Additional Settings: Run Options

In this article you’ll learn how to add conditions to your automations and how to run an automation only on specific rows using run options.

A quick summary

Automations have three basic parts:

  • A trigger determines when an automation should start
  • A condition determines if and where the automation should run (optional)
  • An action determines what Honeycode should do

Run options are where you configure the “if” and “where” in an automation. Adding run options can make your workflows more robust, but, as the name suggests, run options are optional. If run options are left blank, your automations will still run as expected.


Accessing run options

You can access run options from both your workbook and apps.

  • For new automations, select an action from the + Add actions menu in workbook automations or app actions
  • Or, open an existing action in workbook automations or app actions

There, you’ll see an accordion that will open the run options menu.

Open the run options and you’ll find two input fields.

  • Run step if this condition is met determines if an automation will run
  • Run step for these rows determines where your automations will run

Terms to know

Before we go further, there are a couple terms it’s helpful to know when building automation workflows.

Triggering row

The row that triggers the start of an automation.

  • In tables, the triggering row is the row that starts an automation.
  • In apps, there is no triggering row because the trigger is always a user interaction.

Context row

Whatever the function THISROW() returns in a given moment is the context row.

  • In table automations, the context row is generally the triggering row—but not always. Sometimes the context row is a row specified in run options (more on that to come).
  • In app automations, the context row is the row being viewed, added, or updated by the app user.

:hammer_and_wrench: Builder tip: The concept of context row doesn’t apply to the cell changes trigger in table automations, because the trigger is a single cell.


Adding a condition

There are times when you may want an action to run only if a certain condition is met. You can do this for any action:

  • Notify
  • Add a row
  • Delete a row
  • Overwrite
  • Update or insert row

You can think of this as adding an IF statement to your actions to run only when the condition is met. If left blank, the action is run by default.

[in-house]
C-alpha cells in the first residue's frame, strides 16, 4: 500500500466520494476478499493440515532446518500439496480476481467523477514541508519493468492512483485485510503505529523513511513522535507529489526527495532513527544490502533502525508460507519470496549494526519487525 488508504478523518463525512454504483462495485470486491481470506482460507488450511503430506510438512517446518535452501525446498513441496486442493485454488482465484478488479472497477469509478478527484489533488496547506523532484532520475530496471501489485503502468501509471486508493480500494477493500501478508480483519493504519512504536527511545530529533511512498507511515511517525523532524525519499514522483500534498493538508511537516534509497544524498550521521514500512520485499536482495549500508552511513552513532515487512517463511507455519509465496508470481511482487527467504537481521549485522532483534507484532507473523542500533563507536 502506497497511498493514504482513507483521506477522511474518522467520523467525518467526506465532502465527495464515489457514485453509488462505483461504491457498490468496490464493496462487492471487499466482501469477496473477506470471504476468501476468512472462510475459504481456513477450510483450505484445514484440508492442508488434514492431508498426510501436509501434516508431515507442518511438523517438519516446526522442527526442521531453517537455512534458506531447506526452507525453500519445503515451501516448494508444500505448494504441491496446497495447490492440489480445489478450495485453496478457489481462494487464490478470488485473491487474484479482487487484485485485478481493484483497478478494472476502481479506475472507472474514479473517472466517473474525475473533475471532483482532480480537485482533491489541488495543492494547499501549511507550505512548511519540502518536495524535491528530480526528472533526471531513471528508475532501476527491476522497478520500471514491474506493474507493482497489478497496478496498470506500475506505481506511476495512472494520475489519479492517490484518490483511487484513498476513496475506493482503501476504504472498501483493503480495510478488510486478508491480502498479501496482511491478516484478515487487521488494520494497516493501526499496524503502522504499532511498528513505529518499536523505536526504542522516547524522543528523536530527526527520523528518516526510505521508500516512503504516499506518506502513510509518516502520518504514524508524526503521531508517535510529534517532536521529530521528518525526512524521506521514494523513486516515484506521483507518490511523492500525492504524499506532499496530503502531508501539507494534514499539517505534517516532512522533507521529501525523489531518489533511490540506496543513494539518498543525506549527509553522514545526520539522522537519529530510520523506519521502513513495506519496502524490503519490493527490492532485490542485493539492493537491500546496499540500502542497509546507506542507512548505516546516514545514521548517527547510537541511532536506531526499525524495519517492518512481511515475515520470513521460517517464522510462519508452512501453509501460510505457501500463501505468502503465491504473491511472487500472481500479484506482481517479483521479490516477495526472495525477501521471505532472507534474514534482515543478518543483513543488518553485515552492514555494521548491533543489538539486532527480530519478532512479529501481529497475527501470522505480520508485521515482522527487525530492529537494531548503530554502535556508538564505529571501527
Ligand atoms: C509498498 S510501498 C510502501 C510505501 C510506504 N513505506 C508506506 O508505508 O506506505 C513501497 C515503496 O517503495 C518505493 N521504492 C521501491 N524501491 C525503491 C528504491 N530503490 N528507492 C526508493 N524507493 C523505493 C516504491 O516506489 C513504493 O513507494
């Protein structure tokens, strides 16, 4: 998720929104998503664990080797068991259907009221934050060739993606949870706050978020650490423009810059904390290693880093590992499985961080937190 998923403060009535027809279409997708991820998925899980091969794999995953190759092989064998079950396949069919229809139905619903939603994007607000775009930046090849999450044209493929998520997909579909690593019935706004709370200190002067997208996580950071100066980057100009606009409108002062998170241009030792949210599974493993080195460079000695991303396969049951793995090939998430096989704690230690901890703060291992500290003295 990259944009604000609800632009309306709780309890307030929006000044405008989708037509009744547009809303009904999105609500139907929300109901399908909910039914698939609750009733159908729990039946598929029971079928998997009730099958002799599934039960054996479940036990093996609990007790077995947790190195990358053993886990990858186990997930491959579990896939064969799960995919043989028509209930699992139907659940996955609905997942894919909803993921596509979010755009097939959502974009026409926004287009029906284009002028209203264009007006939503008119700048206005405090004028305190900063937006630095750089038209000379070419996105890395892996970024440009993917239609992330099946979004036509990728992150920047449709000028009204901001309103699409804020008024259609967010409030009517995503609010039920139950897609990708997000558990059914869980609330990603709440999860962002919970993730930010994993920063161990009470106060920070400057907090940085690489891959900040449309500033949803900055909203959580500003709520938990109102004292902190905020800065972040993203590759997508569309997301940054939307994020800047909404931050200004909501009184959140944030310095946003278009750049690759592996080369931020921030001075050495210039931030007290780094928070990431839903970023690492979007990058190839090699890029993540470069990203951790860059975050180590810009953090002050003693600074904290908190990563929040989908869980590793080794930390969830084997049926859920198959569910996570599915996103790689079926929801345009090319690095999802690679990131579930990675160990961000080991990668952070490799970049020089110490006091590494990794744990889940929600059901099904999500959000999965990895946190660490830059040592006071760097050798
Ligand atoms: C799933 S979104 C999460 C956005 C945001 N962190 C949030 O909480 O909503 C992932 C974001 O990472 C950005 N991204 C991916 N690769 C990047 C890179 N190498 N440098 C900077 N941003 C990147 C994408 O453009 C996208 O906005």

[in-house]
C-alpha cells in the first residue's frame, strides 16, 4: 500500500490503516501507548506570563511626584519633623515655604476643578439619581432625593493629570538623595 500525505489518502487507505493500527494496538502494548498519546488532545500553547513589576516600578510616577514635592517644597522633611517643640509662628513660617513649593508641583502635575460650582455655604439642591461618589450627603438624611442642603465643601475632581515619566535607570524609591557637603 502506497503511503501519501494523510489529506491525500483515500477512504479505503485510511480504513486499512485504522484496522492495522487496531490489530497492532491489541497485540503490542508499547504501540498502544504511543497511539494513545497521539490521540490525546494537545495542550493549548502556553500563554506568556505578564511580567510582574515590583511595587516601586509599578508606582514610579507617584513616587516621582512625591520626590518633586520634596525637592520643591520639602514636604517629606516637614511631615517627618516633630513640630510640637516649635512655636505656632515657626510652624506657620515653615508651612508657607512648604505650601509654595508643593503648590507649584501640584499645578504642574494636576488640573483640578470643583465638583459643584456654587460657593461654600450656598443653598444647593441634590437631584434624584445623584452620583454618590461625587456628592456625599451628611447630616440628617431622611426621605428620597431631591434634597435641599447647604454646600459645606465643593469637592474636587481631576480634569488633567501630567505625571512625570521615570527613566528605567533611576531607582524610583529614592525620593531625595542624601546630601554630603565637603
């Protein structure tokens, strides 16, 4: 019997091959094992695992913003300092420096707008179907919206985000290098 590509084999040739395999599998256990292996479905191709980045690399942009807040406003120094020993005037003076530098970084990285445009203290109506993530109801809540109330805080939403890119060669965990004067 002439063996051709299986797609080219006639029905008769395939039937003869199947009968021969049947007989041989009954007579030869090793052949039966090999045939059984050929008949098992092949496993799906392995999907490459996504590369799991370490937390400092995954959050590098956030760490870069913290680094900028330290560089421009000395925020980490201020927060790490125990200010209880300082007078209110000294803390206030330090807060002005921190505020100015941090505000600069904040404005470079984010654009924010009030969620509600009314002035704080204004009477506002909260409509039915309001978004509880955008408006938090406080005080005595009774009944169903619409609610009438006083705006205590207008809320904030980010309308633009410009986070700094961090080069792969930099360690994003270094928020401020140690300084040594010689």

Example

Consider the example of an PO order (refer to PO order template for more details). Below is the A_PO table which stores all the orders submitted for different projects.

The A_POs Status column values are rowlinks coming from the M_Status table:

If every time a new order for a project is placed with an auto-approved status, you want to notify the submitter as well as yourself, below is how your automation should look:


Specifying rows

By default, actions are run on the triggering row unless specified otherwise. When you want to run an action on a specific row, or set of rows, you can enter a formula in the “Run the step for these rows” field in run options.


If the formula returns a set of rows, the step will be run for each row returned by the formula.


Example

Let’s say you are an IT resource manager and you are tracking the status of device orders by category. Your table data might be organized like so:

Run options example

  • Table named Devices
  • Column named Category for device name/type
  • Column named Status with green, yellow, and red to indicate availability
  • Column named Stakeholders of contacts associated with device order workflow

When an order’s status column is “Red,” an email notification is sent to anyone in the stakeholders column for that device.

However, maybe you only want to notify stakeholders for orders related to the Echo device. You can do this in run options.

  1. Add an automation to be triggered when the status column changes in the devices table.
  2. Then, add a notify action. In the “To” field, enter =[Stakeholder] to indicate contacts in the stakeholder column
  3. In the notify action, open run options.
  4. For the IF condition, enter the formula =[Status]="RED"
  5. Then, in the “Run step for these rows” field, use the formula =FILTER(Devices,"Devices[Category]=%", "Echo")

IF a status in the status column is red, THEN the notify action will run for each row that meets the filter condition.

Breaking down the FILTER() formula a bit more, this formula will run the notify action once for each row returned by the condition—in this case emailing the stakeholder in Echo row of the Devices table.

Example 2

Consider the example of inventory management. Every time a new row is added to the Devices table below, you want to add a corresponding line item in the Inventory table only if the Device is an Echo Dot.

This is how your automation will look:

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